Father Joe Maier, of the Human Development Center, says that Thailand's crematoriums are croaking and groaning because of the number of people dying in this country due to the AIDS virus. But, many claim the AIDS figures quoted in Thailand are misleading because they do not see many "stick people" walking around Bangkok. Well, once an AIDS victim gets to the point of being labeled a "stick person," they don't feel much like walking around in public anyway.
There isn't an easy answer to
the AIDS problem, but the Dramaraksaniwesana Project is part of the solution, and a big one at
that. For many people suffering from AIDS, just having a place to go where they don't feel
like lepers is a big step forward. Understanding, patience, and love are all vital in
helping people with AIDS cope with their illness. And, all of these things are provided at
this Buddhist hospice.
Even today, despite all the warnings, many men have sex with prostitutes and don't use condoms. Then they go back home, and have sex with their wives, and don't use condoms. Many women, unware of their husband's promiscuity, catch HIV due to their mate's carelessness, and they are immediately branded a whore because of it. It's not fair, and the shame these women carry is immense, especially if they transmit the disease to their babies. The most innocent victims of this disease are the babies. What have they done to deserve such a cruel fate?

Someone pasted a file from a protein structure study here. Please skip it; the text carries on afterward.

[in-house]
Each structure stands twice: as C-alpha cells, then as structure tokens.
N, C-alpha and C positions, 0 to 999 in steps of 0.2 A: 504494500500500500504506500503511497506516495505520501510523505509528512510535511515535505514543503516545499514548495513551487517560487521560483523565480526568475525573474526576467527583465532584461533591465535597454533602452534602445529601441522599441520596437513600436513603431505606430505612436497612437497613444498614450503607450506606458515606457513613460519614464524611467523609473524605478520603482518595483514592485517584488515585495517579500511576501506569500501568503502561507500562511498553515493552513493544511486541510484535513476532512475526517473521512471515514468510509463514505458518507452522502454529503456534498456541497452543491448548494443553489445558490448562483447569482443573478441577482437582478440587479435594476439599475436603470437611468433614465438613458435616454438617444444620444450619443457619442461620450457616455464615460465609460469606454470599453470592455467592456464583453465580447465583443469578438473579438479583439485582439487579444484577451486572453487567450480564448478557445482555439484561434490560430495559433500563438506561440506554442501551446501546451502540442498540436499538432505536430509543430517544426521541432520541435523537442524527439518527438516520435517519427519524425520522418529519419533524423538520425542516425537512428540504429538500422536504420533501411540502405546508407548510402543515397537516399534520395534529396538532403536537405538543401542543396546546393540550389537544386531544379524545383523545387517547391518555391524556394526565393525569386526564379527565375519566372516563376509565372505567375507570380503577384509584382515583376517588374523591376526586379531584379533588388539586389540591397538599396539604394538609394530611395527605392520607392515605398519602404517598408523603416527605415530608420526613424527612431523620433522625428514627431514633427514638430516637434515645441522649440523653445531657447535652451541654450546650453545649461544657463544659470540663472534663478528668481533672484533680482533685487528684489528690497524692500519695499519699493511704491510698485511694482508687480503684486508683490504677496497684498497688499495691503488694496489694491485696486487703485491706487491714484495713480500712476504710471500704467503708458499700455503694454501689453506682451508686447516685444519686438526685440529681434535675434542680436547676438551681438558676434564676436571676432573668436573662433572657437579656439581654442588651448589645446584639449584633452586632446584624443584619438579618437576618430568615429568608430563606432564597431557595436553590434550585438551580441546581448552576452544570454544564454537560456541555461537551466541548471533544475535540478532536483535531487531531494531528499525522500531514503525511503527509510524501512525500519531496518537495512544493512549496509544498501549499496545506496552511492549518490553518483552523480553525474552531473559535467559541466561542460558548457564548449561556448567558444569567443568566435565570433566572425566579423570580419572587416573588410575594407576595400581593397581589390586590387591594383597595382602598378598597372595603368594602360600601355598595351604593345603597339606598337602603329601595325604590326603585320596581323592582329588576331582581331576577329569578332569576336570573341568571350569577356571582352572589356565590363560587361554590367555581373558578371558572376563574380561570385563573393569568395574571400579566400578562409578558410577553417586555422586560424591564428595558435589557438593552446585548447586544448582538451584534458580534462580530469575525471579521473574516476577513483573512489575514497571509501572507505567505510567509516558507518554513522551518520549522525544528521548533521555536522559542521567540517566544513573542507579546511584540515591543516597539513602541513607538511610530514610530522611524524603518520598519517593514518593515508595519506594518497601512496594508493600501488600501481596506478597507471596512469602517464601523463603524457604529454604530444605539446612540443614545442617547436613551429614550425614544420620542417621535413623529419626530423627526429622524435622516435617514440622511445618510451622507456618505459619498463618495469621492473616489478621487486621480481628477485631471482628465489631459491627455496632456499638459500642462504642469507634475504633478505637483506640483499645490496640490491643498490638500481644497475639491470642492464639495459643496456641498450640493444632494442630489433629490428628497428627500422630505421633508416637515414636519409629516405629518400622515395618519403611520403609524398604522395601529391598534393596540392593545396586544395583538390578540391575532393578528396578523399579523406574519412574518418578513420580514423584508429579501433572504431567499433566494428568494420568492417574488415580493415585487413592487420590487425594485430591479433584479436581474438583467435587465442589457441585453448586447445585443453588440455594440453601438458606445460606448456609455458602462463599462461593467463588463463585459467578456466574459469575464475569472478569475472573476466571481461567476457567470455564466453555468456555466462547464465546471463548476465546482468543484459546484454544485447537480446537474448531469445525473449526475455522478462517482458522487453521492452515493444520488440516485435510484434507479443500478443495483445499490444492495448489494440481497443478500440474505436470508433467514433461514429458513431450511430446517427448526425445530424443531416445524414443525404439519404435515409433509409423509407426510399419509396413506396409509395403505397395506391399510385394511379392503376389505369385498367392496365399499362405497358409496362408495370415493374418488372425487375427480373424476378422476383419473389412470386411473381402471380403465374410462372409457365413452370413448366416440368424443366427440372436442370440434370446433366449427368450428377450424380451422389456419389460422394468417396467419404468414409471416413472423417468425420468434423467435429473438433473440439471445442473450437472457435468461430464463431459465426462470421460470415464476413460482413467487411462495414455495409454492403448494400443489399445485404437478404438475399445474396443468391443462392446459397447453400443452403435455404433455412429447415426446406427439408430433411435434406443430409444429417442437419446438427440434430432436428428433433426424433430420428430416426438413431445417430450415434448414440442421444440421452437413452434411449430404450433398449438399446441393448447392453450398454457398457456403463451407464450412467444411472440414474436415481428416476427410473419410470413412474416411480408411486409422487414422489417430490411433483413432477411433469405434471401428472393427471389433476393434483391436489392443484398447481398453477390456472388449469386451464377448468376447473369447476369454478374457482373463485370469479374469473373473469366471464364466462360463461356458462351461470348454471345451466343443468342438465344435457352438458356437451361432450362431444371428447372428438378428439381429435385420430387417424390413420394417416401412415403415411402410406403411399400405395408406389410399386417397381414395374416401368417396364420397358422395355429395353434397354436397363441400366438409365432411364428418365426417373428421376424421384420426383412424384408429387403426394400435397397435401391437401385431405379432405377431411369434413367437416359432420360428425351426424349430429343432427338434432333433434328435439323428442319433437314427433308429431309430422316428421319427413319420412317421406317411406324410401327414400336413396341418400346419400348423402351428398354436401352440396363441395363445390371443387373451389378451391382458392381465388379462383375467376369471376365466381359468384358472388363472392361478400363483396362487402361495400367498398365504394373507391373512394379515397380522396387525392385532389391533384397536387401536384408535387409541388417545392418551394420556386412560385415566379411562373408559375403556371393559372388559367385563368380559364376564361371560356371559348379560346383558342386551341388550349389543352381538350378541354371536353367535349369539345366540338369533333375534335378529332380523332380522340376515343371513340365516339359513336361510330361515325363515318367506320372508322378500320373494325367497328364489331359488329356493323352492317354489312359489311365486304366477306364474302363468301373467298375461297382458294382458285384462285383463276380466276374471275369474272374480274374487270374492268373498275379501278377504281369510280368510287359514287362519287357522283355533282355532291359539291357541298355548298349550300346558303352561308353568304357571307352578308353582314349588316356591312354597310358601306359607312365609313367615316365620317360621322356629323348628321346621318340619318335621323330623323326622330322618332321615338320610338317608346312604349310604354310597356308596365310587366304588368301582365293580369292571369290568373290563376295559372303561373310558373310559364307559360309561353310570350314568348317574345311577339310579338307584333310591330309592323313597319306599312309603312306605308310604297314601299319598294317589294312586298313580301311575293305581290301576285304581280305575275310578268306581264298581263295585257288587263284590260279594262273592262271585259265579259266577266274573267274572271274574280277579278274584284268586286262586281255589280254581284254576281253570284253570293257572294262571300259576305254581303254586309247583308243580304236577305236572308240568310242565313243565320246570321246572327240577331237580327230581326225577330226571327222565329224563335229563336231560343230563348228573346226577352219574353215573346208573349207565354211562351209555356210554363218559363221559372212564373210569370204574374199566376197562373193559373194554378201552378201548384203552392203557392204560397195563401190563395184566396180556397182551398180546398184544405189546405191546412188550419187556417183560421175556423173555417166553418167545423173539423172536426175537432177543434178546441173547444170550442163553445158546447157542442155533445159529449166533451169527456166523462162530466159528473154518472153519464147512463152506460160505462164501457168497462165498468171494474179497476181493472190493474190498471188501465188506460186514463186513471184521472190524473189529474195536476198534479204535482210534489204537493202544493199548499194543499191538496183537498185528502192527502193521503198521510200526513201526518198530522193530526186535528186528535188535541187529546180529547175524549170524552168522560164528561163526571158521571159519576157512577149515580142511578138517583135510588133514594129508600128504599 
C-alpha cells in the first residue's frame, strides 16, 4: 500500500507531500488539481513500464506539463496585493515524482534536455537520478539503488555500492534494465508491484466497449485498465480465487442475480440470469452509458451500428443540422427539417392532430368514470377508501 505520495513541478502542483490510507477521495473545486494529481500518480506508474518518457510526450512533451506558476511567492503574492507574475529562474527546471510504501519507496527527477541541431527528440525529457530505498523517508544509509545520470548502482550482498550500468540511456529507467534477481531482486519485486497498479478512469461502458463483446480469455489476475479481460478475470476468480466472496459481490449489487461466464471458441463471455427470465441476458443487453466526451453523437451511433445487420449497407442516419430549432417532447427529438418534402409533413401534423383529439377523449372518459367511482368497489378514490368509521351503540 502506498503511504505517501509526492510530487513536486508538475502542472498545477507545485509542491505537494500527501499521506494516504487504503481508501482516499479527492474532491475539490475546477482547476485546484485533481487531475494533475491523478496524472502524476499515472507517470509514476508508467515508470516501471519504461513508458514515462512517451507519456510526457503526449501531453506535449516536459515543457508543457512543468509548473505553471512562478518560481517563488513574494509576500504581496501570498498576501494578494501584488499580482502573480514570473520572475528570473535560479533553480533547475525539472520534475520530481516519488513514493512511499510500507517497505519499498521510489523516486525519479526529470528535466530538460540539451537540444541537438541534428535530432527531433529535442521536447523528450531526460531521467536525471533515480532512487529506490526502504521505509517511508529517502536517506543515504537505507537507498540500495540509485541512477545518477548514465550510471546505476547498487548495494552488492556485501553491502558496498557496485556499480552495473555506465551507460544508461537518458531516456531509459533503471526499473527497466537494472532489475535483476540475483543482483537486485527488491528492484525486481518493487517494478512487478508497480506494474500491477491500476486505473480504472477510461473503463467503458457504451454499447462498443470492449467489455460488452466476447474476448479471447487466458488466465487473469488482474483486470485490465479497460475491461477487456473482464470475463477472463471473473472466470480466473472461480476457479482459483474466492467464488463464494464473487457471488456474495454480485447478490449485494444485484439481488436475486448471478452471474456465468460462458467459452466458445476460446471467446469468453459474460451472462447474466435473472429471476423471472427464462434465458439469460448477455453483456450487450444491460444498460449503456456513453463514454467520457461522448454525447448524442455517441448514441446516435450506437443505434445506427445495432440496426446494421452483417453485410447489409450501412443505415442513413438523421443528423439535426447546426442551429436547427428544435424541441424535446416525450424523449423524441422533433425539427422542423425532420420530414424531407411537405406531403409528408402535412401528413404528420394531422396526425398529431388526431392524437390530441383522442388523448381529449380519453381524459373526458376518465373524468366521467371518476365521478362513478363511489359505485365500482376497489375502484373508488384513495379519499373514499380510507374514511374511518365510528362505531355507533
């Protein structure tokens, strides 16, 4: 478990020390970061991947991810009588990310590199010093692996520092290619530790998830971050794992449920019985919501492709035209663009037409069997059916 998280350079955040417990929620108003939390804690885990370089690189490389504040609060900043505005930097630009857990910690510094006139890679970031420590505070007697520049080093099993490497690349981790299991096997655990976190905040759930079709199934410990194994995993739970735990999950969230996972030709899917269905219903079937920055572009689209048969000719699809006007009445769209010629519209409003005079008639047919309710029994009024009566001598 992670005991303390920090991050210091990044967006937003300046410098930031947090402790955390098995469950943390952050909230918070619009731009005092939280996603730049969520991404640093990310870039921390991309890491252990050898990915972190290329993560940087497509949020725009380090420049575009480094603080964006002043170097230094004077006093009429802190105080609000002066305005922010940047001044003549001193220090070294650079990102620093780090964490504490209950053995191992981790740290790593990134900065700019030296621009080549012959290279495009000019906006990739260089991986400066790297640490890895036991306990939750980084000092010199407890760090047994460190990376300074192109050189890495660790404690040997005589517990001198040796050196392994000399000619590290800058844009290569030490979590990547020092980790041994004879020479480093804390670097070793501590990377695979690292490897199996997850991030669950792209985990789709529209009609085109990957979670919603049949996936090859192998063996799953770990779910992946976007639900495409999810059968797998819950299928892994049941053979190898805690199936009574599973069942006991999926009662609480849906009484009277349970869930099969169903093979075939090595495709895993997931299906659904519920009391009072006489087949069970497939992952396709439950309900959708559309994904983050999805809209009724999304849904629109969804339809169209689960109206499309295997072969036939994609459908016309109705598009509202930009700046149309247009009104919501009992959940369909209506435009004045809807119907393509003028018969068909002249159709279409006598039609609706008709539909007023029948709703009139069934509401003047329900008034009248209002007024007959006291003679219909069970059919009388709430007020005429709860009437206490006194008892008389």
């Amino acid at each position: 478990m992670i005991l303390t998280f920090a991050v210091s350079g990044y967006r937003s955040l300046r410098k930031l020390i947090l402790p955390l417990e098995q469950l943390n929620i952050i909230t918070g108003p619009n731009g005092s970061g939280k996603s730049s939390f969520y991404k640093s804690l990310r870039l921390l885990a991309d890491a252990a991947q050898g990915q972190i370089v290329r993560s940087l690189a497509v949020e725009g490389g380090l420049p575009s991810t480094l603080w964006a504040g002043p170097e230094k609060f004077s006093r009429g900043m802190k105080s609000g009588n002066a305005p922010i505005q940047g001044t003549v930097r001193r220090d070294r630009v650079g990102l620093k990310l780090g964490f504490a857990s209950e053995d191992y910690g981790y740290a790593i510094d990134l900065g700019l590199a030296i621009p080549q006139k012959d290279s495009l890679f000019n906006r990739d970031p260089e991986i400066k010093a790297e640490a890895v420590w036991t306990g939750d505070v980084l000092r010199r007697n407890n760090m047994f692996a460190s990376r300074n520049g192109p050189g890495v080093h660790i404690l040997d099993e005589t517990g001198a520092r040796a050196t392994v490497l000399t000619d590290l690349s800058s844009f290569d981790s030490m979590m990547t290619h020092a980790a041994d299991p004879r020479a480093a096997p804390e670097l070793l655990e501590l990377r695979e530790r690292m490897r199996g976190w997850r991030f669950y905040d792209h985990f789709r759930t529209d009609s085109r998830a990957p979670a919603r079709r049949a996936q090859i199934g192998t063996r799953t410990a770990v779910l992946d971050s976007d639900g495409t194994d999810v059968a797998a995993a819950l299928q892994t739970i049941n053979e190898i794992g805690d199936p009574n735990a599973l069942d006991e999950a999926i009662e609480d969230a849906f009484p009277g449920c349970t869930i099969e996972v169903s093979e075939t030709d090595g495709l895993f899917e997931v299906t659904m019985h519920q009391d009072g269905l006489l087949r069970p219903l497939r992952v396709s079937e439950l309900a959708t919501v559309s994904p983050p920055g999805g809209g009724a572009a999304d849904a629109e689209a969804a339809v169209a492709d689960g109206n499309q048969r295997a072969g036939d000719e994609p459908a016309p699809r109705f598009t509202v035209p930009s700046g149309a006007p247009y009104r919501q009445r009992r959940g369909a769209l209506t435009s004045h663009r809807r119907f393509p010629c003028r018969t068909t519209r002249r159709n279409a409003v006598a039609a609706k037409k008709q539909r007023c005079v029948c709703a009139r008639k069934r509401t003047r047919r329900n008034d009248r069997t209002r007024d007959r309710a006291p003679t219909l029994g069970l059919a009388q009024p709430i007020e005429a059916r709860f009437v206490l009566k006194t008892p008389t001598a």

Many women enter into their sex industry to make money for their families, but if they catch the dreaded disease many of their families will disown them, while gladly accepting the money they made working in the sex trade. There is a story of one particularly beautiful prostitute who made enough money in the business to build her family a beautiful new spacious home. When it became apparent that she was dying of the disease they built her a little wooden shack in the back of the house, and that is where she spent her remaining days. Some family, some understanding!!
Walking through the hospice's hospital in Lopburi one can't help but think of Neil Young's haunting lyric, "I've seen the needle and the damage done." Many junkies still hand their buddies a common needle hoping to give them a good time. No time! No how!
One worker at the hospital says the disease claims at least two victims a day, and sometimes as many as five. As they are being prepared for their cremation the bodies lie in wait in the crematorium. Frozen in time by the laser like grip that is AIDS, the victims stare back at you, and ask why, yearning for a life unfulfilled and never realized.
Mother Teresa's main task was to prepare those who were about to die for their deaths. We can't do what she did, but we can all help those who are suffering from AIDS in some small way.
Heads of State and Government and Representatives of States and Governments, assembled at the United Nations, from 25 to 27 June 2001